With the same screening criteria in this study, 13 patients with PFS <6 months (platinum-resistant group) and 80 patients with PFS >12 months (platinum-sensitive group) from the TCGA database were included for the analysis. TMB comparison between the two groups showed that the average TMB of the platinum-resistant group and sensitive group was 4.254 and 3.198, respectively, but the difference was not statistically significant (P=0.317) (Supplementary Fig. S2).

Immune microenvironment and immunotherapy

Based on the MCP-counter software analysis, the distribution of immune cells in tumor tissues was calculated, including T cells, CD8+ T cells, cytotoxic lymphocyte, natural killer (NK) cells, B cells, monocytes, myeloid dendritic cells, neutrophils, endothelial cells and fibroblasts. The mean value of CD8+ T cells in Group S was 1.0, and that in Group R was 0.5. The mean value of T cells in Group S was 3.49, while that in Group R was 4.3, but there was no significant difference between the two groups. Furthermore, the infiltration of other immune cells in tumor tissues was different between the two groups, although this was not significant (Table 3).

Table 3 The infiltration of immune cells in tumor tissues in Groups R and S

Nevertheless, further analysis was carried out to explore the correlation of clinical variables with different PFS. Univariate Cox regression analysis was performed with the immunotherapy-related variables, and the results showed significant associations between PFS and the number of neoantigens (P=0.0069), between PFS and TMB (P =0.0073), and between PFS and ITH (P=0.0249), whereas age, serum CA125 value and each kind of immune cell were not significantly related to PFS (Table 4).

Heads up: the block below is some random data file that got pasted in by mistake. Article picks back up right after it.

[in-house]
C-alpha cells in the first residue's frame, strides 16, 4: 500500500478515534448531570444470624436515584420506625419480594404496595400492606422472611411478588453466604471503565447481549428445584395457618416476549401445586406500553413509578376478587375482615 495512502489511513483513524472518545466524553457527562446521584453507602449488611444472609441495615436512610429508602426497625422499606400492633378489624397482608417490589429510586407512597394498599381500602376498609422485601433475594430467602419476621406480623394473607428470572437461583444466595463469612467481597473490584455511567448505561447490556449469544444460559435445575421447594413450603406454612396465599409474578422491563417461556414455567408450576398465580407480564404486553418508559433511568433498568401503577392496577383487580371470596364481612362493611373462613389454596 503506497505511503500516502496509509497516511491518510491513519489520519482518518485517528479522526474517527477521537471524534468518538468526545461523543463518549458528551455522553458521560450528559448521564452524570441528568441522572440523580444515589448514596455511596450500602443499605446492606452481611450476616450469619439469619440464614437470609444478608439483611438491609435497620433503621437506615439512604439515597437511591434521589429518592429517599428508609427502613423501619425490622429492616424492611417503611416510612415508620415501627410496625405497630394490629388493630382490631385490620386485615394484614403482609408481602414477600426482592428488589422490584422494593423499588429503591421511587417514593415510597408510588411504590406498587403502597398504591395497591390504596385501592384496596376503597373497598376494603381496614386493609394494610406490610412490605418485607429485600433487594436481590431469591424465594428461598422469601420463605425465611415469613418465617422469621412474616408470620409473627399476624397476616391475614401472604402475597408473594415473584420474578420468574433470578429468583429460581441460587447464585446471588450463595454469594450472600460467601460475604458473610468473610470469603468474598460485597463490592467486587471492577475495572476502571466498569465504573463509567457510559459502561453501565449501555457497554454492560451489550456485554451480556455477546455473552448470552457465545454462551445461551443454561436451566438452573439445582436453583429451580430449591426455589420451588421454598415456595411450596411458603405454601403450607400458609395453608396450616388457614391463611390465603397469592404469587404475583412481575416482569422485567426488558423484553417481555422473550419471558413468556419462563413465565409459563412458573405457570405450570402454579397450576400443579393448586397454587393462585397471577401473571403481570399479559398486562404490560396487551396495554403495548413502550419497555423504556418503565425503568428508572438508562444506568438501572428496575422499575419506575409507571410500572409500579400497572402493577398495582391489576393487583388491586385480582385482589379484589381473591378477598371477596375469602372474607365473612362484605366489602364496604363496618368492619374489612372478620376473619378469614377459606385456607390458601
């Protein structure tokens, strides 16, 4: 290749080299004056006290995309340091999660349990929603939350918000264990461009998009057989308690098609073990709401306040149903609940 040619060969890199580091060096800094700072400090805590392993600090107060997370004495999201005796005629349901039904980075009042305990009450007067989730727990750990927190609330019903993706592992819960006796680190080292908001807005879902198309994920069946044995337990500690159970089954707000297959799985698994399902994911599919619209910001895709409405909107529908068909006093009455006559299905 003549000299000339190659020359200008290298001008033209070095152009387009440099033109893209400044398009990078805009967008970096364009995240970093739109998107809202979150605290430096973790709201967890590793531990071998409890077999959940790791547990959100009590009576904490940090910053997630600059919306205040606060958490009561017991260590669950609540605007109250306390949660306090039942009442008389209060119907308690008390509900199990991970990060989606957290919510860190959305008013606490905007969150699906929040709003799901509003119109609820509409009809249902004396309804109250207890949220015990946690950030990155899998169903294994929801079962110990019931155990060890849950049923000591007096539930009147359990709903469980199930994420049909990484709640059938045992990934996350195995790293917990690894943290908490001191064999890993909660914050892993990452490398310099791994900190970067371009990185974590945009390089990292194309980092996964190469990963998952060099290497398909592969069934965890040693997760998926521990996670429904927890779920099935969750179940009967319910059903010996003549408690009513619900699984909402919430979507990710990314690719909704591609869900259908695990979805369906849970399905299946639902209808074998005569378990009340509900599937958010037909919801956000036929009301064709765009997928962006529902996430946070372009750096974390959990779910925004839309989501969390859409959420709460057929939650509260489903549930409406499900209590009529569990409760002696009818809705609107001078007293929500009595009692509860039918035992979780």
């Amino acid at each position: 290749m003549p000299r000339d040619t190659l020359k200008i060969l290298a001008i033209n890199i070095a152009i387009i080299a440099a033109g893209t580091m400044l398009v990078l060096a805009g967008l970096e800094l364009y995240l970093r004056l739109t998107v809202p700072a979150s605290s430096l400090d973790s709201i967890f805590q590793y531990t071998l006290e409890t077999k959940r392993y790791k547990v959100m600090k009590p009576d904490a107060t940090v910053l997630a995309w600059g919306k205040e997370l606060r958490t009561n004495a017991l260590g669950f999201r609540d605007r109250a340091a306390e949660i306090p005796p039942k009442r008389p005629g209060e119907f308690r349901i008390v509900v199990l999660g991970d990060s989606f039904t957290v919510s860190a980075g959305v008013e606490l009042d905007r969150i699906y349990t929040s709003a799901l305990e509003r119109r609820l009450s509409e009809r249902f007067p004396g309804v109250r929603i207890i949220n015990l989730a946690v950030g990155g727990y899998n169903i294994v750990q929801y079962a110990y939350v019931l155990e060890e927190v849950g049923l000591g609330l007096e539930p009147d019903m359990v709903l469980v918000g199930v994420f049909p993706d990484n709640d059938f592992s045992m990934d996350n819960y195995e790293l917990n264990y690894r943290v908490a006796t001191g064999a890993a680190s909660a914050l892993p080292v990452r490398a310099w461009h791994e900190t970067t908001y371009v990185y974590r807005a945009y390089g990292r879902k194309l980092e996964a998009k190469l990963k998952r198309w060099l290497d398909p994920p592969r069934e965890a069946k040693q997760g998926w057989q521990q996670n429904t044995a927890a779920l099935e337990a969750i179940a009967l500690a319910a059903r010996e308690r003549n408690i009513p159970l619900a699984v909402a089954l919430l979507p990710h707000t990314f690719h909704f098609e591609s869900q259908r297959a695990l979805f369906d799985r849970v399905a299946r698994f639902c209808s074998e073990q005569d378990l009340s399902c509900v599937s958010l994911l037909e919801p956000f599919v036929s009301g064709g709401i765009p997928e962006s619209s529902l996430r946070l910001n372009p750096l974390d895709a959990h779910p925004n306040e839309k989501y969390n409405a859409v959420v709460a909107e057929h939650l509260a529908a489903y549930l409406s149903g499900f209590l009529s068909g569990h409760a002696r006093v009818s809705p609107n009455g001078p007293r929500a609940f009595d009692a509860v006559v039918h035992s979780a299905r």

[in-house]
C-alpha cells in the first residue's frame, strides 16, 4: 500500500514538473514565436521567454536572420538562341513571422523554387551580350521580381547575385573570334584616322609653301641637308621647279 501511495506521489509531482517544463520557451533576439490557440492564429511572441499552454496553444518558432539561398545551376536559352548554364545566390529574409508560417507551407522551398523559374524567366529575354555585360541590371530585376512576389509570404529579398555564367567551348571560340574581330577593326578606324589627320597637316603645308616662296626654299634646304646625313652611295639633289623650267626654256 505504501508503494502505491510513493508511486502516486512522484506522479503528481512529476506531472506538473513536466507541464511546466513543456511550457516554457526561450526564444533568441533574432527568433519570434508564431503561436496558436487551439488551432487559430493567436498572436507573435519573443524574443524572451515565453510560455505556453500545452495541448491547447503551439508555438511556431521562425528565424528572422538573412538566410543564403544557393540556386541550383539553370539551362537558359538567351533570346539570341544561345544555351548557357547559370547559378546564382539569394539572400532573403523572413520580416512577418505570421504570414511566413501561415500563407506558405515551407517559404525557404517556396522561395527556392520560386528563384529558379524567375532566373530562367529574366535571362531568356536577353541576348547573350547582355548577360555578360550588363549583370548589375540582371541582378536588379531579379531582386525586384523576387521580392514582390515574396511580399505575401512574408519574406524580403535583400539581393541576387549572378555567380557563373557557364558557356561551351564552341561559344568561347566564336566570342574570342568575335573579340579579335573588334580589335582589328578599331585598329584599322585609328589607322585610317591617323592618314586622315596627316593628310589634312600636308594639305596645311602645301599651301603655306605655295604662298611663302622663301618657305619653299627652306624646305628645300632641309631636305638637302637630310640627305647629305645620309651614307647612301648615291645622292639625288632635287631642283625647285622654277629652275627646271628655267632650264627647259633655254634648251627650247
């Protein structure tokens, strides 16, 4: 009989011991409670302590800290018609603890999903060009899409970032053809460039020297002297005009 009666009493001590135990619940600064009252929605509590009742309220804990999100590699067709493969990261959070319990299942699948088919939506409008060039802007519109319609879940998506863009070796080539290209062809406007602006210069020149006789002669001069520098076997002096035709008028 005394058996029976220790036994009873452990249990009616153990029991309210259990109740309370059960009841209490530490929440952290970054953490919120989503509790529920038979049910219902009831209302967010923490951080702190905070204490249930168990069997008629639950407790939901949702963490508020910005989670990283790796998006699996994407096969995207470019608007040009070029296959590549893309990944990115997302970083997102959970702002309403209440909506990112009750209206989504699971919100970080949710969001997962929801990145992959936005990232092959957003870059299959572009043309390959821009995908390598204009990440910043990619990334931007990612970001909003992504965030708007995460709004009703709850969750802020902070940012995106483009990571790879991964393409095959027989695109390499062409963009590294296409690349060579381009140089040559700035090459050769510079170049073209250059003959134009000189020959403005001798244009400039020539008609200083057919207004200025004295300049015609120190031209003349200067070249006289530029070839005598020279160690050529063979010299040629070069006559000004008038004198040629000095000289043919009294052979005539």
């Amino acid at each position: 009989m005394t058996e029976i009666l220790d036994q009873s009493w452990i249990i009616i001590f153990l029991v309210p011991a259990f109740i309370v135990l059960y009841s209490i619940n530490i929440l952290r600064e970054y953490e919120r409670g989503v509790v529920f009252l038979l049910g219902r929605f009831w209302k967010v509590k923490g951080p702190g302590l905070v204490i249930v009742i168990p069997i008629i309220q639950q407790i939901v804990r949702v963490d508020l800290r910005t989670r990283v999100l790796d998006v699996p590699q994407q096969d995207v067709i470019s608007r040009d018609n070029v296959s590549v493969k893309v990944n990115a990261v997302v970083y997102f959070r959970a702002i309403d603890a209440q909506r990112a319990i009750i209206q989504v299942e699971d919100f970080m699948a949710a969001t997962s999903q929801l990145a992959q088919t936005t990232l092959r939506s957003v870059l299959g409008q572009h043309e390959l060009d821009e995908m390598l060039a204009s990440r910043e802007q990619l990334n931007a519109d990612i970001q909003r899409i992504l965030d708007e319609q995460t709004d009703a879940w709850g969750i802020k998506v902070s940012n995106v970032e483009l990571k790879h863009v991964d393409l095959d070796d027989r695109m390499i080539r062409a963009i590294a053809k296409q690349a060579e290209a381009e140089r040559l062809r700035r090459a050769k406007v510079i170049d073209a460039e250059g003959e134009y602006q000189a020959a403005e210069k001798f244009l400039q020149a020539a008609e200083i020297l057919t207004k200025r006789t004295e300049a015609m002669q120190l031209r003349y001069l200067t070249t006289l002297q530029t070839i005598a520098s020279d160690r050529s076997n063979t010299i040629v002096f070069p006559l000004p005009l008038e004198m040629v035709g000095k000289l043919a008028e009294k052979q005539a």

Table 4 Univariate cox regression analysis for risk factors associated with PFS

Differentially expressed gene analysis and functional enrichment analysis

Differentially expressed genes (DEGs) and functional enrichment of the platinum-resistant group and platinum-sensitive group were analyzed in this study. The results illustrated that 200 genes were upregulated, and 954 genes were downregulated in platinum-resistant tumor samples compared with platinum-sensitive tumor tissues.

Then, Kyoto Encyclopedia of Genes and Genomes (KEGG) analysis was performed to explore altered pathways, and 85 pathways were found to be significantly enriched. Of these pathways, six were associated with chemoresistance, including the phosphatidylinositol 3-kinase-Akt (PI3K-Akt) signaling pathway, focal adhesion, hypoxia-inducible factor 1(HIF-1) signaling pathway, mitogen-activated protein kinase (MAPK) signaling pathway, Toll-like receptor signaling pathway, and transforming growth factor-beta (TGF-beta) signaling pathway. Base on the immune-related gene database, ImmPort (https://www.immport.org/), 19 immune-related genes enriched in those pathways were differentially expressed (Fig. 4). These 19 immune-related genes are categorized into cytokines (AREG, FGF9, GDF6, GREM1, PDGFD), antigen processing and presentation (IFNA14, IFNA2, IFNA21), cytokine receptors (BMPR1A, MET, NR4A1, PRLR), antimicrobials (IFNAR1, IRF7, STAT3, TLR3, VEGFA) and natural killer cell cytotoxicity (PRKCG, SOS2). The KEGG enrichment bubble plot is shown in Fig. 5.

Fig. 4
figure 4

Nineteen immune-related genes between the R and S groups. R, platinum-resistant group. S, platinum-sensitive group. Note: blue—low expression, red—high expression. All 19 immune-related genes were significantly enriched in the PI3K-Akt signaling pathway, focal adhesion pathway, HIF-1 signaling pathway, MAPK signaling pathway, Toll-like receptor signaling pathway, and TGF-beta signaling pathway

Fig. 5
figure 5

Bubble chart of six enriched Kyoto Encyclopedia of Genes and Genomes (KEGG) pathways reported to be associated with chemo resistance

Discussion